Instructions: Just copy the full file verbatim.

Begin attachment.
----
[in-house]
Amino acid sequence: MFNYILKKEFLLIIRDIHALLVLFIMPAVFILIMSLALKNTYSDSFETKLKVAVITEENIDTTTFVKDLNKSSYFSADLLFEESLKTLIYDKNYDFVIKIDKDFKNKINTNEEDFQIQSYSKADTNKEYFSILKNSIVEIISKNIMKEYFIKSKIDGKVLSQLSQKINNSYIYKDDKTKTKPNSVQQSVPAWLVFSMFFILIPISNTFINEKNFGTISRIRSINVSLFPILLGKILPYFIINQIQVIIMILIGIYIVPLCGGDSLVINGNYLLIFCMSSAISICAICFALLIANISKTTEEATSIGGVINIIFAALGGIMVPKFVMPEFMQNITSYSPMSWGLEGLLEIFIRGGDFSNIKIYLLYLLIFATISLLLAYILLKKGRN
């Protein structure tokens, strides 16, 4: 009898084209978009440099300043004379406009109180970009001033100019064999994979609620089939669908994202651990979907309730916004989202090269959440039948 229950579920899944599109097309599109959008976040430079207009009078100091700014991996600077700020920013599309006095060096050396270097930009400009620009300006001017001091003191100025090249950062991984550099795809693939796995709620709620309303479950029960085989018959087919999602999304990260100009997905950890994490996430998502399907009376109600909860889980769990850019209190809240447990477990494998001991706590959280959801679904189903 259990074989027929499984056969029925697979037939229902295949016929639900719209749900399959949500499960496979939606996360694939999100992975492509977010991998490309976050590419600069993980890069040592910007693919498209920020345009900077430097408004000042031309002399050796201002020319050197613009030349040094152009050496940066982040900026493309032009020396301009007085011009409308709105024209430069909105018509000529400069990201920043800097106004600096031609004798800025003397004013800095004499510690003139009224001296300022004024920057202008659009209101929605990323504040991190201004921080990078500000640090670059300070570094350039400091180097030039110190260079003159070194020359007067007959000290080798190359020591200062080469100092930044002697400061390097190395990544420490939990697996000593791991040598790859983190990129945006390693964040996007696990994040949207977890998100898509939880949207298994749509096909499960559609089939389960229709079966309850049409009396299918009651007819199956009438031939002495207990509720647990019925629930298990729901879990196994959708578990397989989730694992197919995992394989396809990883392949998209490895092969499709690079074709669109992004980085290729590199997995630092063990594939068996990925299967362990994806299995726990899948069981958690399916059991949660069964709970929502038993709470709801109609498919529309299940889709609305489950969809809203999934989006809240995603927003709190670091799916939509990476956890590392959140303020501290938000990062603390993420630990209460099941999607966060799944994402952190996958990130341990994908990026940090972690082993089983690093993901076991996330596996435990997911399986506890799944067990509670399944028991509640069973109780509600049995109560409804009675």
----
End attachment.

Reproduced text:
[in-house]
Amino acid sequence: MFNYILKKEFLLIIRDIHALLVLFIMPAVFILIMSLALKNTYSDSFETKLKVAVITEENIDTTTFVKDLNKSSYFSADLLFEESLKTLIYDKNYDFVIKIDKDFKNKINTNEEDFQIQSYSKADTNKEYFSILKNSIVEIISKNIMKEYFIKSKIDGKVLSQLSQKINNSYIYKDDKTKTKPNSVQQSVPAWLVFSMFFILIPISNTFINEKNFGTISRIRSINVSLFPILLGKILPYFIINQIQVIIMILIGIYIVPLCGGDSLVINGNYLLIFCMSSAISICAICFALLIANISKTTEEATSIGGVINIIFAALGGIMVPKFVMPEFMQNITSYSPMSWGLEGLLEIFIRGGDFSNIKIYLLYLLIFATISLLLAYILLKKGRN
């Protein structure tokens, strides 16, 4: 009898084209978009440099300043004379406009109180970009001033100019064999994979609620089939669908994202651990979907309730916004989202090269959440039948 229950579920899944599109097309599109959008976040430079207009009078100091700014991996600077700020920013599309006095060096050396270097930009400009620009300006001017001091003191100025090249950062991984550099795809693939796995709620709620309303479950029960085989018959087919999602999304990260100009997905950890994490996430998502399907009376109600909860889980769990850019209190809240447990477990494998001991706590959280959801679904189903 259990074989027929499984056969029925697979037939229902295949016929639900719209749900399959949500499960496979939606996360694939999100992975492509977010991998490309976050590419600069993980890069040592910007693919498209920020345009900077430097408004000042031309002399050796201002020319050197613009030349040094152009050496940066982040900026493309032009020396301009007085011009409308709105024209430069909105018509000529400069990201920043800097106004600096031609004798800025003397004013800095004499510690003139009224001296300022004024920057202008659009209101929605990323504040991190201004921080990078500000640090670059300070570094350039400091180097030039110190260079003159070194020359007067007959000290080798190359020591200062080469100092930044002697400061390097190395990544420490939990697996000593791991040598790859983190990129945006390693964040996007696990994040949207977890998100898509939880949207298994749509096909499960559609089939389960229709079966309850049409009396299918009651007819199956009438031939002495207990509720647990019925629930298990729901879990196994959708578990397989989730694992197919995992394989396809990883392949998209490895092969499709690079074709669109992004980085290729590199997995630092063990594939068996990925299967362990994806299995726990899948069981958690399916059991949660069964709970929502038993709470709801109609498919529309299940889709609305489950969809809203999934989006809240995603927003709190670091799916939509990476956890590392959140303020501290938000990062603390993420630990209460099941999607966060799944994402952190996958990130341990994908990026940090972690082993089983690093993901076991996330596996435990997911399986506890799944067990509670399944028991509640069973109780509600049995109560409804009675």